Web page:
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Precision Toxicology project launched with €19.3M funding

Building a FAIR Data Commons to explore the science, and shape policy and regulation aimed at protecting human health from effects of harmful chemicals

Precision Tox Logo

Precision Toxicology project logo

A major research project to shape regulation and policy on chemical safety without the use of animal testing has been launched with the aid of €19.3M funding from the European Commission.

Led by the University of Birmingham and involving 15 European and US organisations including the University of Oxford, PrecisionTox aims to protect human health from the toxic effects of chemicals found in people’s homes, food and the environment.

The consortium will use genetics, genomics, metabolomics and the study of evolution to investigate the toxicity of hundreds of chemicals and explore how they disrupt the biological processes that are fundamental to health. Combined with law, these approaches will open up a new field of precision toxicology that will transform approaches to chemical safety management in the same way that precision medicine is informing healthcare. Crucially, the research will be carried out without using mammalian animal testing, focusing instead on non-sentient organisms such as fruit flies, water fleas, round worms and embryos of zebrafish and frogs, and use that information to predict the likely effects in humans.

John Colbourne, of the University of Birmingham, leads PrecisionTox. He says:

“Because humans share many genes with these organisms by evolution, we can use them to map the genetic and metabolic pathways that are also important for human health. This shared biology will help us understand how these genetic connections and interactions can be affected by chemicals in the environment – and that will help us better protect the health of all animals, including humans.”

The methods developed by the consortium will enable harmful chemicals to be classified as carcinogens, hormonal disrupters, neurotoxins and other disease-causing agents using reliable molecular toxicity measurements. This will offer a faster and cheaper alternative to animal testing that will help industry to design safer chemicals and also provide biomarkers of toxicity to detect and control harmful chemicals that are already in the environment.

“The results and the data from PrecisionTox will be instrumental in shaping policy and regulation of this field. To enable this, we will also deliver a Data Commons and a related toolbox for data collection and use”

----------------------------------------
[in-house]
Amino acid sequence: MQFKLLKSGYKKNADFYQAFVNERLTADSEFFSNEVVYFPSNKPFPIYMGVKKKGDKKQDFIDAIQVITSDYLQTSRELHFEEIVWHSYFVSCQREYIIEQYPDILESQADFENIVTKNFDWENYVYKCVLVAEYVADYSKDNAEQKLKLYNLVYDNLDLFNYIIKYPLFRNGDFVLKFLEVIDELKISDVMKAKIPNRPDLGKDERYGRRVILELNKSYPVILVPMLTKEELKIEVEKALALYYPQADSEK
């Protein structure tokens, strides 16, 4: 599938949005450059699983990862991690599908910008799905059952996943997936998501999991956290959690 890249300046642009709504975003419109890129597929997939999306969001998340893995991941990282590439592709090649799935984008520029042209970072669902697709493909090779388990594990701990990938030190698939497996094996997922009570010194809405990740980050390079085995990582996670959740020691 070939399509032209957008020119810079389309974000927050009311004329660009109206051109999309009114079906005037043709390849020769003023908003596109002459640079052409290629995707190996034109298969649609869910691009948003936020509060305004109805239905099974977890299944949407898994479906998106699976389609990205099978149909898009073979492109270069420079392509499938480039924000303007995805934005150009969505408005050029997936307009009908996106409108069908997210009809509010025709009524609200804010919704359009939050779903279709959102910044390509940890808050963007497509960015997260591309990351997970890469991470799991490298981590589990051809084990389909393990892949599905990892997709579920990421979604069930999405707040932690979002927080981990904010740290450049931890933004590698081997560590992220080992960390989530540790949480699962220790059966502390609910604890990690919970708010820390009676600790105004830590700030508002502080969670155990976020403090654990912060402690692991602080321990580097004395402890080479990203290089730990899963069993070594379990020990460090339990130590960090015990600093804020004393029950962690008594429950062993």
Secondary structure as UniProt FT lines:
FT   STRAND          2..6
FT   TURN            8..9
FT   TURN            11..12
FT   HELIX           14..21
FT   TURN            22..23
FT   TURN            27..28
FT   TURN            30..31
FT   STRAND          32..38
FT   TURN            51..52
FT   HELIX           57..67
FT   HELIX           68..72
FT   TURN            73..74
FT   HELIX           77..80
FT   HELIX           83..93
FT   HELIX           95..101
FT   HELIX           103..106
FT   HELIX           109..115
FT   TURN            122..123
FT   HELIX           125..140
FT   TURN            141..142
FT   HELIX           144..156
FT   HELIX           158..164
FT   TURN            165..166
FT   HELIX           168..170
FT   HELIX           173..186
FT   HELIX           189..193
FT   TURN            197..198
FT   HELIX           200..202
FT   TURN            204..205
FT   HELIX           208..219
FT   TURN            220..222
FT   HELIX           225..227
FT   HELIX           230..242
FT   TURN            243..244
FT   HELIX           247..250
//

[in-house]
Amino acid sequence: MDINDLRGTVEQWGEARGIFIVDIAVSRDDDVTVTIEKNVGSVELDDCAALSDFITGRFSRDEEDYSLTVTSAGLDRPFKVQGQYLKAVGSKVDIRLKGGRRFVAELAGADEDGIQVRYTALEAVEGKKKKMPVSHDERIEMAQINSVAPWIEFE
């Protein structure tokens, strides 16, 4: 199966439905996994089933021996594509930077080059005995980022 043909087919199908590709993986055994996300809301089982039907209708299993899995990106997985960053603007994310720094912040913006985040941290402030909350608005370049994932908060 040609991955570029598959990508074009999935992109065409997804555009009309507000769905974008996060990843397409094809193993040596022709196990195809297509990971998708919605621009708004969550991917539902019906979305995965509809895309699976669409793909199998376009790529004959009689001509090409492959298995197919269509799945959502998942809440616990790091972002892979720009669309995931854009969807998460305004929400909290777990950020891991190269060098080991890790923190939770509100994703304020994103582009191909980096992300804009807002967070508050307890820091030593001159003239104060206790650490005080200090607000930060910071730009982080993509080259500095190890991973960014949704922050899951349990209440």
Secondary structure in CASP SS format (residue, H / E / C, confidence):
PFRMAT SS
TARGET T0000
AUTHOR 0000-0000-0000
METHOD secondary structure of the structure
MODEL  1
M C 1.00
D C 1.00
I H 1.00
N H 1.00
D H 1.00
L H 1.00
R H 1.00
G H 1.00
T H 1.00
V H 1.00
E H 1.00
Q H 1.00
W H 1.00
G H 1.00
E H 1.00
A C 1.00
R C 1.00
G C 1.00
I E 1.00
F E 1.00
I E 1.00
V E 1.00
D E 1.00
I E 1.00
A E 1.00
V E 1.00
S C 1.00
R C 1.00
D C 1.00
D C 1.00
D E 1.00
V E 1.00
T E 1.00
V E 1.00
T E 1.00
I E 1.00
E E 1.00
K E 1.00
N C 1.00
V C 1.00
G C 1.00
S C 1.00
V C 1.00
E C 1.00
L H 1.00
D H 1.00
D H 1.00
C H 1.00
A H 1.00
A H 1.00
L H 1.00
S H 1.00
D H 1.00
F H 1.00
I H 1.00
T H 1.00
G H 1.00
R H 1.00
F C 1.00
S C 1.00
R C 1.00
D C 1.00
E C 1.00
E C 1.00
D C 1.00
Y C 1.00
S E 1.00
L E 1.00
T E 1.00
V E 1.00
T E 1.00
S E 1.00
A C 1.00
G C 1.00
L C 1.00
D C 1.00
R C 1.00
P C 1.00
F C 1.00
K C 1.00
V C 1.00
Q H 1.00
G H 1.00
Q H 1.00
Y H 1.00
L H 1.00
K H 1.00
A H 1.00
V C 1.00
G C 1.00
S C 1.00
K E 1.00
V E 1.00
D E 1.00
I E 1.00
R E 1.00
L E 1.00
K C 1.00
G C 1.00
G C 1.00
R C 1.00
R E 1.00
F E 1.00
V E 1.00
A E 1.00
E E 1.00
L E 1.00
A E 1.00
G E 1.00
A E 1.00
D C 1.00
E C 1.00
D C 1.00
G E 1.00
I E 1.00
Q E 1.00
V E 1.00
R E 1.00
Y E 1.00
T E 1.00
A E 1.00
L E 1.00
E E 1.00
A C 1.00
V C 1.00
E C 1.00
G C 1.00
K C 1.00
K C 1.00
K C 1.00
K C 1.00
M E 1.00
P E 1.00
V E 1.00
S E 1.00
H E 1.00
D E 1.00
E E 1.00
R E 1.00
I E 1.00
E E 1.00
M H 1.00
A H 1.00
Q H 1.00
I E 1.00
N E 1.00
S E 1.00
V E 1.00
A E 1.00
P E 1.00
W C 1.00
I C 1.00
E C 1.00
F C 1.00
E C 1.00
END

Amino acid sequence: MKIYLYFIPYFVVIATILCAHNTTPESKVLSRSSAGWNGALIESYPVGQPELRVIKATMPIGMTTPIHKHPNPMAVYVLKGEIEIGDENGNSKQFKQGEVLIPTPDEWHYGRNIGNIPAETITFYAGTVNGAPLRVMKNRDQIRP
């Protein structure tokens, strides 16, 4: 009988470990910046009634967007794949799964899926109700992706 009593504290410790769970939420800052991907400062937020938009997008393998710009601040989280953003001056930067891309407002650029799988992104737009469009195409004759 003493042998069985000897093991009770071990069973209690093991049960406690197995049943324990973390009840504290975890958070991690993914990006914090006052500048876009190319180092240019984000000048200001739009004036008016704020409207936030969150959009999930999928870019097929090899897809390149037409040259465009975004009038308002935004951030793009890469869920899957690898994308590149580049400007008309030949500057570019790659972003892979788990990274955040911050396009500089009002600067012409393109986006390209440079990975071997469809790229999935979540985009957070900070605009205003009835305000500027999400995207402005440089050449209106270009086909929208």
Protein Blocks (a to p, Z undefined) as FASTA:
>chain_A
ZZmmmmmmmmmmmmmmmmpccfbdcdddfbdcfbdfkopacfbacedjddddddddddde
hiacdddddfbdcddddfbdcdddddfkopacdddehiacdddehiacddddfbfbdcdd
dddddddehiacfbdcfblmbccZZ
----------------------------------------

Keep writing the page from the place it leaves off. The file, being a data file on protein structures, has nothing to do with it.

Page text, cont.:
says Professor Susanna-Assunta Sansone, who is the lead of the Oxford e-Research Centre based Data Readiness Group at the University of Oxford's Department of Engineering Science.

“The Data Commons will ensure that all data are Findable, Accessible, Interoperable and Reusable, to facilitate integration, dissemination and reuse of data in the regulatory context”

says Dr. Rocca-Serra, who with Professor Sansone are FAIR authors. The FAIR Principles are accepted world-wide as the de facto norm for good data management and reproducible research.

Richard Fuller who founded Pure Earth and co-authored the 2017 Lancet Commission report on health and pollution, welcomes the project. He says:

“Pollution accounts for one in nine deaths world-wide, yet there have been too few major initiatives to fingerprint the offending chemicals until now”.

For media enquiries about the Precision Toxicology project please contact;

  • Beck Lockwood, Press Office, University of Birmingham, tel: +44 (0)781 3343348 email: 
  • Jeanne Laperrouze, PrecisionTox Communication Coordinator, Altertox Srl, tel : +32 488 95 45 78 email:

More information

  • PrecisionTox is a project funded by the European Commission H2020 program until 2026 under Grant Agreement No. 965406. Its mission is to accelerate discoveries and the implementation of new approach methodologies for chemical safety testing that are useful at protecting the health of populations and the environment by Precision Toxicology.
  • Participating institutions include: University of Birmingham (Lead), University of Heidelberg, Indiana University, Karlsruher Institut für Technologie, Fundacio Centre de Regulacio Genomics, WatchFrog SA, Clemson University, University of Oxford, Helmholtz Zentrum für Umweltforschung GmbH, Altertox SPRL, Cell Networks GmbH, Michabo Health Science Ltd, Acondicionamiento Tarrasense Associacion, Misvik Biology Oy, Latvia MGI Tech SIA.
  • More information is available on the University of Birmingham Centre for Precision Toxicology website.